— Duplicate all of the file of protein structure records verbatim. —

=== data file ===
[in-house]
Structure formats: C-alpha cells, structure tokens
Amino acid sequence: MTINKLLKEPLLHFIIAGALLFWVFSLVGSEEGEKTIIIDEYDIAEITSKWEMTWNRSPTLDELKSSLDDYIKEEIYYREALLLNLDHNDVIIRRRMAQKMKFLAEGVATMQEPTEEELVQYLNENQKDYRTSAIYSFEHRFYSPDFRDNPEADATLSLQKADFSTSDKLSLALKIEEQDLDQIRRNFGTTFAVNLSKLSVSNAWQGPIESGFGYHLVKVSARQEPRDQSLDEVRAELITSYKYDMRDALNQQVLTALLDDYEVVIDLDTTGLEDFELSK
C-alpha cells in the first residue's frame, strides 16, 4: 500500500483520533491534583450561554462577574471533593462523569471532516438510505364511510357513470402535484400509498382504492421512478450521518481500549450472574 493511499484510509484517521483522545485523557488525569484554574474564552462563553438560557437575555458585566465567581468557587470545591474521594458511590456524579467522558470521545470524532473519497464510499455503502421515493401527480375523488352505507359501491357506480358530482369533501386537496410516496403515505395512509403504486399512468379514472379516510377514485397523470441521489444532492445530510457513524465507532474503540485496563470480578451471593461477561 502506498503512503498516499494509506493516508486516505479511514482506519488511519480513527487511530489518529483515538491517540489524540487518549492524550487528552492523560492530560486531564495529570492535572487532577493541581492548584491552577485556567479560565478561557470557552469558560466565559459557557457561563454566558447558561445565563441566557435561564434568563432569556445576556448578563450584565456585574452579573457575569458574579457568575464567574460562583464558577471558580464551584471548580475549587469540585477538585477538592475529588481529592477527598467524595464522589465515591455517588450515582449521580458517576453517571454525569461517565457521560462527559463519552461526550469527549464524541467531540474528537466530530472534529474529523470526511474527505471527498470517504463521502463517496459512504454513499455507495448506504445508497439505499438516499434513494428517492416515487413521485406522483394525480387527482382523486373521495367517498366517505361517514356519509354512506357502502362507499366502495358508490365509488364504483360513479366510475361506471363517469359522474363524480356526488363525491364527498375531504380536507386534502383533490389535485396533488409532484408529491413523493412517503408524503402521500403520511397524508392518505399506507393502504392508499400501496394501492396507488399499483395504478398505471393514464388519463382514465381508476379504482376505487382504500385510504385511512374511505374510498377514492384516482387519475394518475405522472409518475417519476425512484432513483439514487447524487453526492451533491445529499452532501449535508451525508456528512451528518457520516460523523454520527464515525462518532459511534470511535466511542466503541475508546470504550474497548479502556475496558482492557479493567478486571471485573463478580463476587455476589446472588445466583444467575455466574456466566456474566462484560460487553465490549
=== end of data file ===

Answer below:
[in-house]
Structure formats: C-alpha cells, structure tokens
Amino acid sequence: MTINKLLKEPLLHFIIAGALLFWVFSLVGSEEGEKTIIIDEYDIAEITSKWEMTWNRSPTLDELKSSLDDYIKEEIYYREALLLNLDHNDVIIRRRMAQKMKFLAEGVATMQEPTEEELVQYLNENQKDYRTSAIYSFEHRFYSPDFRDNPEADATLSLQKADFSTSDKLSLALKIEEQDLDQIRRNFGTTFAVNLSKLSVSNAWQGPIESGFGYHLVKVSARQEPRDQSLDEVRAELITSYKYDMRDALNQQVLTALLDDYEVVIDLDTTGLEDFELSK
C-alpha cells in the first residue's frame, strides 16, 4: 500500500483520533491534583450561554462577574471533593462523569471532516438510505364511510357513470402535484400509498382504492421512478450521518481500549450472574 493511499484510509484517521483522545485523557488525569484554574474564552462563553438560557437575555458585566465567581468557587470545591474521594458511590456524579467522558470521545470524532473519497464510499455503502421515493401527480375523488352505507359501491357506480358530482369533501386537496410516496403515505395512509403504486399512468379514472379516510377514485397523470441521489444532492445530510457513524465507532474503540485496563470480578451471593461477561 502506498503512503498516499494509506493516508486516505479511514482506519488511519480513527487511530489518529483515538491517540489524540487518549492524550487528552492523560492530560486531564495529570492535572487532577493541581492548584491552577485556567479560565478561557470557552469558560466565559459557557457561563454566558447558561445565563441566557435561564434568563432569556445576556448578563450584565456585574452579573457575569458574579457568575464567574460562583464558577471558580464551584471548580475549587469540585477538585477538592475529588481529592477527598467524595464522589465515591455517588450515582449521580458517576453517571454525569461517565457521560462527559463519552461526550469527549464524541467531540474528537466530530472534529474529523470526511474527505471527498470517504463521502463517496459512504454513499455507495448506504445508497439505499438516499434513494428517492416515487413521485406522483394525480387527482382523486373521495367517498366517505361517514356519509354512506357502502362507499366502495358508490365509488364504483360513479366510475361506471363517469359522474363524480356526488363525491364527498375531504380536507386534502383533490389535485396533488409532484408529491413523493412517503408524503402521500403520511397524508392518505399506507393502504392508499400501496394501492396507488399499483395504478398505471393514464388519463382514465381508476379504482376505487382504500385510504385511512374511505374510498377514492384516482387519475394518475405522472409518475417519476425512484432513483439514487447524487453526492451533491445529499452532501449535508451525508456528512451528518457520516460523523454520527464515525462518532459511534470511535466511542466503541475508546470504550474497548479502556475496558482492557479493567478486571471485573463478580463476587455476589446472588445466583444467575455466574456466566456474566462484560460487553465490549